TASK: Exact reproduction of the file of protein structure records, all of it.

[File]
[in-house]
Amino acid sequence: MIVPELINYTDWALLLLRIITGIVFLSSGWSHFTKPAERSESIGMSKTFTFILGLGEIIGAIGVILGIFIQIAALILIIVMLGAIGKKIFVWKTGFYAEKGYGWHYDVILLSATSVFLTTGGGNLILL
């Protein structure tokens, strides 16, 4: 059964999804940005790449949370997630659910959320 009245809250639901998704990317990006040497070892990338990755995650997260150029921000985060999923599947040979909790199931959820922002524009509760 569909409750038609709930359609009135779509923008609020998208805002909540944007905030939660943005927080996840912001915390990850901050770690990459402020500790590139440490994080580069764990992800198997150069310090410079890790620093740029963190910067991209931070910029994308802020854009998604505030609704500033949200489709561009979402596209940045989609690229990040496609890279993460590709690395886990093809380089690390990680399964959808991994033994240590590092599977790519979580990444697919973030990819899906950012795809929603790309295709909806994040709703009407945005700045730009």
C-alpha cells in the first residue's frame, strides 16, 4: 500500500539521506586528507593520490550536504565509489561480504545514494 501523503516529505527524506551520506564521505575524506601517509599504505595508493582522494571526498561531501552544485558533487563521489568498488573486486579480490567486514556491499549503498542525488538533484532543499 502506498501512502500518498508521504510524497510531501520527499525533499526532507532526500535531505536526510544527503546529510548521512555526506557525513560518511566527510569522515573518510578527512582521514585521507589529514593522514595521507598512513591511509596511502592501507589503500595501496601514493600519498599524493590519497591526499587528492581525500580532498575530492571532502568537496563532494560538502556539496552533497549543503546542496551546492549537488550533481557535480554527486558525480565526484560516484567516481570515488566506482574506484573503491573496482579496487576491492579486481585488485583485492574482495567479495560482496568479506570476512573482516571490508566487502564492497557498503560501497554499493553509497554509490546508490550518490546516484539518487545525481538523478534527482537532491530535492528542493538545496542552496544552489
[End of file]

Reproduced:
[in-house]
Amino acid sequence: MIVPELINYTDWALLLLRIITGIVFLSSGWSHFTKPAERSESIGMSKTFTFILGLGEIIGAIGVILGIFIQIAALILIIVMLGAIGKKIFVWKTGFYAEKGYGWHYDVILLSATSVFLTTGGGNLILL
């Protein structure tokens, strides 16, 4: 059964999804940005790449949370997630659910959320 009245809250639901998704990317990006040497070892990338990755995650997260150029921000985060999923599947040979909790199931959820922002524009509760 569909409750038609709930359609009135779509923008609020998208805002909540944007905030939660943005927080996840912001915390990850901050770690990459402020500790590139440490994080580069764990992800198997150069310090410079890790620093740029963190910067991209931070910029994308802020854009998604505030609704500033949200489709561009979402596209940045989609690229990040496609890279993460590709690395886990093809380089690390990680399964959808991994033994240590590092599977790519979580990444697919973030990819899906950012795809929603790309295709909806994040709703009407945005700045730009």
C-alpha cells in the first residue's frame, strides 16, 4: 500500500539521506586528507593520490550536504565509489561480504545514494 501523503516529505527524506551520506564521505575524506601517509599504505595508493582522494571526498561531501552544485558533487563521489568498488573486486579480490567486514556491499549503498542525488538533484532543499 502506498501512502500518498508521504510524497510531501520527499525533499526532507532526500535531505536526510544527503546529510548521512555526506557525513560518511566527510569522515573518510578527512582521514585521507589529514593522514595521507598512513591511509596511502592501507589503500595501496601514493600519498599524493590519497591526499587528492581525500580532498575530492571532502568537496563532494560538502556539496552533497549543503546542496551546492549537488550533481557535480554527486558525480565526484560516484567516481570515488566506482574506484573503491573496482579496487576491492579486481585488485583485492574482495567479495560482496568479506570476512573482516571490508566487502564492497557498503560501497554499493553509497554509490546508490550518490546516484539518487545525481538523478534527482537532491530535492528542493538545496542552496544552489